When two jurisdiction both have public legal instruments such as merger control, how does their practical implementation affect outcomes? Two real cases of substantial investment by Chinese companies in Europe are introduced and then mirrored as an imaginary test case to see what would be the outcome if the European targets had been investors in China, with the Chinese investors now as targets. The cases are CTG/EDP and Geely/Daimler. The tentative conclusion is that practical implementation of legal instruments such as the timing of required approvals (before closing the deal) versus own responsibility (accountable after closing the deal if requirements are not met) result in the difference between “cannot do” in one jurisdiction versus “may not do” in the other.
Victor Meijers, Ailin Song LL.M, Renée Otten
Mergers and Competition in Digital Markets: Learning from Our Mistakes
This paper analyses two particular merger decisions; the EU Commission’s Facebook/WhatsApp decision and the UK OFT’s (now CMA) Facebook/Instagram decision. In analysing these two cases common flaws are discovered. First, a poor or superficial assessment of the relevant market and second, the assumption that rapid growth of entrants in these new product or geographical markets is an indication of low barriers to entry. These miscalculations lead to a mistaken belief that the markets in which the proposed mergers were to be conducted were competitive. It is argued here that once account is taken of these mistakes it becomes clear that the markets had far fewer competitors than originally thought and that they were not characterised by low barriers to entry on an ongoing basis. Policy recommendations are made to remedy these issues for the benefit of global competition enforcement authorities.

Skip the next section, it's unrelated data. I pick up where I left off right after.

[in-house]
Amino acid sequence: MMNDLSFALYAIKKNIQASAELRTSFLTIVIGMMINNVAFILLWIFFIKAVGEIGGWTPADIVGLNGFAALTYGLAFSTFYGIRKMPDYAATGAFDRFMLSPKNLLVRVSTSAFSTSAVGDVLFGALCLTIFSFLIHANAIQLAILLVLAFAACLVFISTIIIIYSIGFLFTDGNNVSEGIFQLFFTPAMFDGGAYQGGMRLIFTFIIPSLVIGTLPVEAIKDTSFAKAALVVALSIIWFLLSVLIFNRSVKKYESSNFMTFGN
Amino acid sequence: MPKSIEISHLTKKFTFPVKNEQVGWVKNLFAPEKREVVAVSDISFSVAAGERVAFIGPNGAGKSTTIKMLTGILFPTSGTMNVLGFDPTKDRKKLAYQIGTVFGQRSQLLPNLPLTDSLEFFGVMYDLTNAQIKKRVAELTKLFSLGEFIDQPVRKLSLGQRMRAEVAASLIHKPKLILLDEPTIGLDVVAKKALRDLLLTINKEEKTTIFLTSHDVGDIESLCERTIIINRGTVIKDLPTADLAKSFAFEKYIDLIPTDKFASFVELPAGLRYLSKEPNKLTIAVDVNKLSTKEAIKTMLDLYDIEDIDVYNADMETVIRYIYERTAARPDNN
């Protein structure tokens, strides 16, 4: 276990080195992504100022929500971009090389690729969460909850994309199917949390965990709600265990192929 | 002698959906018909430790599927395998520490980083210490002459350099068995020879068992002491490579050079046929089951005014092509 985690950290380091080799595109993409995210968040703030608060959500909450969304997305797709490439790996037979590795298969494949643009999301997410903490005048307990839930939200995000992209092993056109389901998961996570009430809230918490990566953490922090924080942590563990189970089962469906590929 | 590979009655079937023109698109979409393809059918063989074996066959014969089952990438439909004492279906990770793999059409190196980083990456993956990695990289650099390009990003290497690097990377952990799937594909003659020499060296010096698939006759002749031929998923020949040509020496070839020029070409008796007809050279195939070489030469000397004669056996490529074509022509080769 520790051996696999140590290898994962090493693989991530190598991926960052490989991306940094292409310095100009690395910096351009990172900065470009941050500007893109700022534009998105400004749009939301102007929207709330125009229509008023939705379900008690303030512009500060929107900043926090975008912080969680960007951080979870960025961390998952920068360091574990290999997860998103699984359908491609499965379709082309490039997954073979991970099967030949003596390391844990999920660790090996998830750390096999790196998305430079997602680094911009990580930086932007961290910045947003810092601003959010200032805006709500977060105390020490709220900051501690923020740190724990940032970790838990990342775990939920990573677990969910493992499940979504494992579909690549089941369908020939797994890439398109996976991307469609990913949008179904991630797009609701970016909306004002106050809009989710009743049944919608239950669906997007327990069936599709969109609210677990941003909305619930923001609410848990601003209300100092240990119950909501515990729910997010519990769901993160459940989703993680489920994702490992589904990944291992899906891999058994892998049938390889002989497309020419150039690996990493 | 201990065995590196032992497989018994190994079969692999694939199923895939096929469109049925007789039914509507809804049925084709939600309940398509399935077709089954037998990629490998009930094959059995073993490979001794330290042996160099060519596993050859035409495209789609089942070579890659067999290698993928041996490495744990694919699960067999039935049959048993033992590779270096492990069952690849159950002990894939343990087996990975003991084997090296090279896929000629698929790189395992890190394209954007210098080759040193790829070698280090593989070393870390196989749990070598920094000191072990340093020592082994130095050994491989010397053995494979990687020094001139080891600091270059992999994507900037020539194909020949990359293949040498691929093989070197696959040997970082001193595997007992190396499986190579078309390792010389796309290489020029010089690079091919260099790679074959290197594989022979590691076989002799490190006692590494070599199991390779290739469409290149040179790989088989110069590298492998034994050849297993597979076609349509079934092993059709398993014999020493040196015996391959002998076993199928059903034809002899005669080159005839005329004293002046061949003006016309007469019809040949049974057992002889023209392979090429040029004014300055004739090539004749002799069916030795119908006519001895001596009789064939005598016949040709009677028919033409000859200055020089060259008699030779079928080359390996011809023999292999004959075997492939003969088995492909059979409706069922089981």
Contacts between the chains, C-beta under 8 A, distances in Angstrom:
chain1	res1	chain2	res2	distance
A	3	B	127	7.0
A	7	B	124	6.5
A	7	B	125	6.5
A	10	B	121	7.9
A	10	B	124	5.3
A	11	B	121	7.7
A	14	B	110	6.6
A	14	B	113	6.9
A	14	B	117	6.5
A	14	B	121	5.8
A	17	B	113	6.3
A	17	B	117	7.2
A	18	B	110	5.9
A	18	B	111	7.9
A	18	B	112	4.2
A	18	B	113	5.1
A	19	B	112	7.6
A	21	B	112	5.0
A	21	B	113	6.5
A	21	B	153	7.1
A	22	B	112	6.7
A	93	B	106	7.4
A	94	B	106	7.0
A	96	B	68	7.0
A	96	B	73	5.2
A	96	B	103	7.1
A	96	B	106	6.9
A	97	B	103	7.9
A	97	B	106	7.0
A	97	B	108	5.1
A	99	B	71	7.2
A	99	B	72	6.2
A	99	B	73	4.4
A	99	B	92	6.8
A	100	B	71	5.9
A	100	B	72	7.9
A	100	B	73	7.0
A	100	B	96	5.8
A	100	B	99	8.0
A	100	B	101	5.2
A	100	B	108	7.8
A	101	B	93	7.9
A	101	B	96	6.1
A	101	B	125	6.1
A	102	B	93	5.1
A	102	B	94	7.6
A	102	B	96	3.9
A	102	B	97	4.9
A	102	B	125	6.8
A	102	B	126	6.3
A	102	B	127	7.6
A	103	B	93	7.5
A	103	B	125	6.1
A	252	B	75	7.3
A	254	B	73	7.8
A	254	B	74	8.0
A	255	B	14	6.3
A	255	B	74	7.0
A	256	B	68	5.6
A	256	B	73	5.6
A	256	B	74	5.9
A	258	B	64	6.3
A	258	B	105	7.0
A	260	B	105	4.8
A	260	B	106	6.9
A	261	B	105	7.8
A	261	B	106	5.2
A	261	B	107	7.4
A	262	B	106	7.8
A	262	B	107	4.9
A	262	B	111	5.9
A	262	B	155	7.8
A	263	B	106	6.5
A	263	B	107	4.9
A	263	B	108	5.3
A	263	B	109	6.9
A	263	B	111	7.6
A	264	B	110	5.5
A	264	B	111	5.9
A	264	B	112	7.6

Matthew Cole
The Amendment of Anti-Monopoly Law of Merger Remedies: Based on the Empirical Analysis in China
Since the implementation of the Anti-Monopoly Law in 2008, China has implemented a review system for the eligible concentration in which structural remedies or behavioral remedies are imposed when certain concentrations are reached by way of restrictive conditions. This is a common principle in almost every jurisdiction, but China’s practice shows that behavioral remedies are used more often than structural remedies, which is different from EU or US practice. Based on the interpretation of the Chinese system and the logic of remedy rules, this article analyses all the remedy cases in China, and makes suggestions for improvement.
Chenying Zhang
Evaluating the Mandatory Bid Rule for Takeover Law in China: An Empirical and Comparative Analysis
This paper discusses the purpose and practice of the mandatory bid rule in takeovers in the UK. A literature review looks at the impact of the mandatory bid rule in a takeover on both bidders and target companies. The origin and evolution of the mandatory bid rule in China are described and cumulative abnormal returns (CAR) used to measure its impact on bidders and target companies. The results show that shareholders of target companies receive a better return when bidders acquire more than 50% of the shareholding in target companies. This suggests that China should reform its mandatory bid rule by restricting the use of proportional partial bids to increase returns to the target shareholders. The results also show that in making a proportional partial bid to take a company over, bidders receive a better return when they aim for corporate restructuring that adheres to the state-led industrial policy. The authors recommend that the law should strike a balance between following the state-led policy of corporate restructuring and protecting the interests of target companies.
Joseph Lee, Yonghui Bao, Jinlin Li
Takeover Law in the UK, the EU and China
Prof. Dr. Joseph Lee